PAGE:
Two factors to affect election timing

Economic fallout from the Ukraine war, tensions with Turkey may lead to September polls

Two factors to affect election timing

Prime Minister Kyriakos Mitsotakis has returned from last week’s NATO Summit aware that international developments may decisively determine whether elections will take place in spring 2023, as he has insisted thus far, or as early as September.

One factor that could weigh in is the continuing economic fallout from the war in Ukraine. Government officials have discreetly been hinting that the likelihood of a tough winter, with continuing high inflation and likely fuel shortages, could well advance the electoral calendar. The reasoning is that a freshly anointed government, free of the toxic politics of a protracted pre-election period, would be better placed to deal with such problems.

The second factor is the moves that Turkish President Recep Tayyip Erdogan, himself facing elections, both for the presidency and the parliament, in 2023, will make. Will he heed US President Joe Biden’s strong admonition to avoid tensions in the Aegean Sea? Or will his sometimes incendiary rhetoric lead to an actual escalation?

In any case, given that Greece faces a double election due to its electoral laws – which ensure that no party will have an overall majority in the next Parliament – Mitsotakis does not want a situation to develop whereby a caretaker government, in between the two elections, has to face a crisis with Turkey.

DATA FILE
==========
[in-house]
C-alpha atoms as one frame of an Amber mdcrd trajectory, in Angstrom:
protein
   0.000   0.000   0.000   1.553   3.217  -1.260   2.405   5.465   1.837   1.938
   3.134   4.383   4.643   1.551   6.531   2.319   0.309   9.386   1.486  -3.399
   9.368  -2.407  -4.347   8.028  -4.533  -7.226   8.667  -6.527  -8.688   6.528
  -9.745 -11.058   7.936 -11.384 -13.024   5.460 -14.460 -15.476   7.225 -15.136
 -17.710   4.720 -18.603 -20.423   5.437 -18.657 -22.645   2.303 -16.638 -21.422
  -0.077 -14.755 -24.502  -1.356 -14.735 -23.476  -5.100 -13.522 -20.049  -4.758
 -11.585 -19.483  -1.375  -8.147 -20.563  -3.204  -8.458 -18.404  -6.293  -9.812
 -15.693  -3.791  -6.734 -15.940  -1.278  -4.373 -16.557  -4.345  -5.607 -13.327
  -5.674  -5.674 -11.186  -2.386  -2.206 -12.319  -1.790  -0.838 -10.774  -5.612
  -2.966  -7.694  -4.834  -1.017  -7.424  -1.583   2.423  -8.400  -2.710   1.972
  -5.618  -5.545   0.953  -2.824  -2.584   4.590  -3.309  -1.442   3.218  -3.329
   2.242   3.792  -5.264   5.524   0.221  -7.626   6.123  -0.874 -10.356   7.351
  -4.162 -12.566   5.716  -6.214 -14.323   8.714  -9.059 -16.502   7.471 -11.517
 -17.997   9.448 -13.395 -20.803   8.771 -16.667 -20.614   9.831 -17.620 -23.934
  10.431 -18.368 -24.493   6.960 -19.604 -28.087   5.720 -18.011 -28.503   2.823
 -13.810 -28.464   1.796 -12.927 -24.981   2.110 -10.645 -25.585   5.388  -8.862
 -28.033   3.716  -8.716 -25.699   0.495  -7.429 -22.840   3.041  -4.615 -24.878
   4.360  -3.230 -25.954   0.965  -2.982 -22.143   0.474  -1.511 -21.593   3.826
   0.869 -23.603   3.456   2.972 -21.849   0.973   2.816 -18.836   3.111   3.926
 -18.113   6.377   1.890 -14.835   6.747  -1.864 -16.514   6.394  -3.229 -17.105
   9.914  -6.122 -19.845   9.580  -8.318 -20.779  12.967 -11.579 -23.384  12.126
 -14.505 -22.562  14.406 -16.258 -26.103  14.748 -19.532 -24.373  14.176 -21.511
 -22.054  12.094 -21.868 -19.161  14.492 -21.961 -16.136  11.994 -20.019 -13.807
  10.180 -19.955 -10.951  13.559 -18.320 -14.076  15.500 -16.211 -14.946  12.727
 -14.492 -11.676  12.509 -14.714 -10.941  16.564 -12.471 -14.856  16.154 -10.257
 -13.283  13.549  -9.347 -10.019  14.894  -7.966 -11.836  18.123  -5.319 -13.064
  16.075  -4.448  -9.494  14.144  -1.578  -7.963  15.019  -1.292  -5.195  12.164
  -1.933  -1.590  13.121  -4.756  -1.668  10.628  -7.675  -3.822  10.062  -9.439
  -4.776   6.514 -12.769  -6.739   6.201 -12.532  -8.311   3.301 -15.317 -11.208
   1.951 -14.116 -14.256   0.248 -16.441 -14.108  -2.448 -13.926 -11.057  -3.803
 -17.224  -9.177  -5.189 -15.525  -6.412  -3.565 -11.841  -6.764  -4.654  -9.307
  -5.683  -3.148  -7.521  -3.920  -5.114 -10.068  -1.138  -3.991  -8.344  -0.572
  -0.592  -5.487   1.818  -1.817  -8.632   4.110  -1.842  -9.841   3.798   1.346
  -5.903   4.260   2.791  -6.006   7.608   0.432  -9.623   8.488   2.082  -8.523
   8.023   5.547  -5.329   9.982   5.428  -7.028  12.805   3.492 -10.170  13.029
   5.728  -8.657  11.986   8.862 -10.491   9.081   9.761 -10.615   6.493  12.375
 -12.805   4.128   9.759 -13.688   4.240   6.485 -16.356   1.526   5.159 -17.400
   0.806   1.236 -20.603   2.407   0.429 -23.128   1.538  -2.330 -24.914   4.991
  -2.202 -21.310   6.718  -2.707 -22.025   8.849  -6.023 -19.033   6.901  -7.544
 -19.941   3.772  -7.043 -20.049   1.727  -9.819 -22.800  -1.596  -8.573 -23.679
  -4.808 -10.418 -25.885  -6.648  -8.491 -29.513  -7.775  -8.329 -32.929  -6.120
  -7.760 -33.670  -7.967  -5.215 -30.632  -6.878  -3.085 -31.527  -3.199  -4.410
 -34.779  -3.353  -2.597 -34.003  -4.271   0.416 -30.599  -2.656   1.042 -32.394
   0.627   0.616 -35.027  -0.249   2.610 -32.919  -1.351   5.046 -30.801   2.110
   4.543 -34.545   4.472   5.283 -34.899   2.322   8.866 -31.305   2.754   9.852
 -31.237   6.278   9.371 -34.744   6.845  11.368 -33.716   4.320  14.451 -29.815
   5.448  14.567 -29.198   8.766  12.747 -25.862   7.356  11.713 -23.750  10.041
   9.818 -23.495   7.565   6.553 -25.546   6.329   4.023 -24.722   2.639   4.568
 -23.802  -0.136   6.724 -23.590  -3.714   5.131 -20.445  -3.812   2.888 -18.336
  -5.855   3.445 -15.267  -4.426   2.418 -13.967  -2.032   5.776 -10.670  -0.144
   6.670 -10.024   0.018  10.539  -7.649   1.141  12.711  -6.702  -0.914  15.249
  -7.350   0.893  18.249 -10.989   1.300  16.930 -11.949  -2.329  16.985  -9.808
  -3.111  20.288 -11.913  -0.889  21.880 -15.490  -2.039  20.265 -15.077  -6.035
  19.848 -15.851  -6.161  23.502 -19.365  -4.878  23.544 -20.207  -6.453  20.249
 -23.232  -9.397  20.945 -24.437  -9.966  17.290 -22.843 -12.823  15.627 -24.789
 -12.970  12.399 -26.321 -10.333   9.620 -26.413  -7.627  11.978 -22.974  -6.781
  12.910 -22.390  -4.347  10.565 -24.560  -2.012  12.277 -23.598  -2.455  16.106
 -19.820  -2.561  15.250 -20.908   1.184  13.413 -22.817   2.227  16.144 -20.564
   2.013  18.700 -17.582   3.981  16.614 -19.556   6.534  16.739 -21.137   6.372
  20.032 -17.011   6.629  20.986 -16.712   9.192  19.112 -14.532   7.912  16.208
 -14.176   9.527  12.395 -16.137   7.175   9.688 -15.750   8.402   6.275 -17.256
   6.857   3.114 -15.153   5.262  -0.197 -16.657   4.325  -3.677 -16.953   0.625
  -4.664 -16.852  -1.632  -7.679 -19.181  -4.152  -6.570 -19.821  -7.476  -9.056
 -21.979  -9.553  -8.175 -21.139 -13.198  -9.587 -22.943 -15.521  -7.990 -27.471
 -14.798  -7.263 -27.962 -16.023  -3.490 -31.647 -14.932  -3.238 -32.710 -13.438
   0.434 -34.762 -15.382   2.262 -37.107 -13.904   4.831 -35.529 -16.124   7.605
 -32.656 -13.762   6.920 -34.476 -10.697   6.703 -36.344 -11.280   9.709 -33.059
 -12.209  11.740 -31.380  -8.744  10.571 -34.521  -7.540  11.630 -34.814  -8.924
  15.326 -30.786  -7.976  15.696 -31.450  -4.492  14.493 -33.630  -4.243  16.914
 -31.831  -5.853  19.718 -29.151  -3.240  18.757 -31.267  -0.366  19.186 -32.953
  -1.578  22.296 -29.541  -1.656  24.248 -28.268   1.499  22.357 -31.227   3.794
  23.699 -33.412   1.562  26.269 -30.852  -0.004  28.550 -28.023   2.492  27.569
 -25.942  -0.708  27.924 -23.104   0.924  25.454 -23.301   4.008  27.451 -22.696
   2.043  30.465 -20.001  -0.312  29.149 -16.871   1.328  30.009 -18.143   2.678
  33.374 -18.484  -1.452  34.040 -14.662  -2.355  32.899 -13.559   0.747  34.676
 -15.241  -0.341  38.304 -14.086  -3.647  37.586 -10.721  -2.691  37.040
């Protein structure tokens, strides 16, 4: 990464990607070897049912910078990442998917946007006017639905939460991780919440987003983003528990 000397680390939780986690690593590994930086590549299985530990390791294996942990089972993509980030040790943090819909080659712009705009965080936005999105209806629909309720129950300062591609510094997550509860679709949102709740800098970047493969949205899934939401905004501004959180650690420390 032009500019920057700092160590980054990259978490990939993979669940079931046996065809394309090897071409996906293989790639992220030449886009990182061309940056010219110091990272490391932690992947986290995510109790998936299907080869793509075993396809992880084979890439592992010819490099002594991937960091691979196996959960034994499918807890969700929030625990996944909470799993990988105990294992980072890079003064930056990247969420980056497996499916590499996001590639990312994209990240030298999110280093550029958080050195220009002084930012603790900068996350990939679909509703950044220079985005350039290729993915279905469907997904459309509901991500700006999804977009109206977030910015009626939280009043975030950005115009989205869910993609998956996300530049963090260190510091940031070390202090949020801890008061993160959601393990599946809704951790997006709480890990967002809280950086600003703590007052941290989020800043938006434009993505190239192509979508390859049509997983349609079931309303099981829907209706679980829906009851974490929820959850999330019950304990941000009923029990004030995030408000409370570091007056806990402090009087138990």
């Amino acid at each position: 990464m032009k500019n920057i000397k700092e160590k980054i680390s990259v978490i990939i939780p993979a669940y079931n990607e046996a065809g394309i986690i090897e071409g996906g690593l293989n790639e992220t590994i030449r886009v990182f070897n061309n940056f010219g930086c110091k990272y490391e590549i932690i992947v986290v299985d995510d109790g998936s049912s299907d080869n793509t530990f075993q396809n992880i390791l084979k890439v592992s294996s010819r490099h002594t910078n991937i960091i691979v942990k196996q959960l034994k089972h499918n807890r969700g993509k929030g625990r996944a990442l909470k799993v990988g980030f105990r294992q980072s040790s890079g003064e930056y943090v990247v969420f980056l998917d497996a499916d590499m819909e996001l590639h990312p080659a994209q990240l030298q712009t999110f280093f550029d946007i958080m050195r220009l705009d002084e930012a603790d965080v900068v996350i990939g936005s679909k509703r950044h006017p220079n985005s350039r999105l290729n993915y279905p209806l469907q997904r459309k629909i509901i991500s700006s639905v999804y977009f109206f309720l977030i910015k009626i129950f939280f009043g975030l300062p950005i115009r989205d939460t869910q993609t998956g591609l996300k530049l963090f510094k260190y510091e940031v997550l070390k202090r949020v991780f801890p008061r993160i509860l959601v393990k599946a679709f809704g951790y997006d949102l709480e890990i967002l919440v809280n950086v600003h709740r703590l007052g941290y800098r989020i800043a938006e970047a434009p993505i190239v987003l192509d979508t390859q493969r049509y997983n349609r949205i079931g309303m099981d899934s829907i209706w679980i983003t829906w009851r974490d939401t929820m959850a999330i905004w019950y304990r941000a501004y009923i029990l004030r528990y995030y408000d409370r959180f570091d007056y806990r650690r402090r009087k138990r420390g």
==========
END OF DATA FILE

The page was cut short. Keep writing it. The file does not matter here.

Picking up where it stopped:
The second election will be fought under a different electoral law, which will make a single-party government easier but by no means a given, unless the winner finishes well ahead of the runner-up. In the case of a second hung Parliament, forming a coalition government will not be easy.

The Greek delegation at the NATO Summit became fully aware of a troubling reality: both Moscow and Kyiv are very unlikely to compromise and agree to a ceasefire. And the United States appears in no hurry to see hostilities end soon.

In the very likely case Russian President Vladimir Putin decides to put the energy squeeze on Europe, costs for households and businesses will continue climbing.

And while Erdogan is still refusing to meet Mitsotakis, he has dropped hints that he is not interested in an escalation. “In politics, yesterday is yesterday and today is today,” the Turkish president told NBC News after meeting with Biden, of whom he had spoken harshly in the past.

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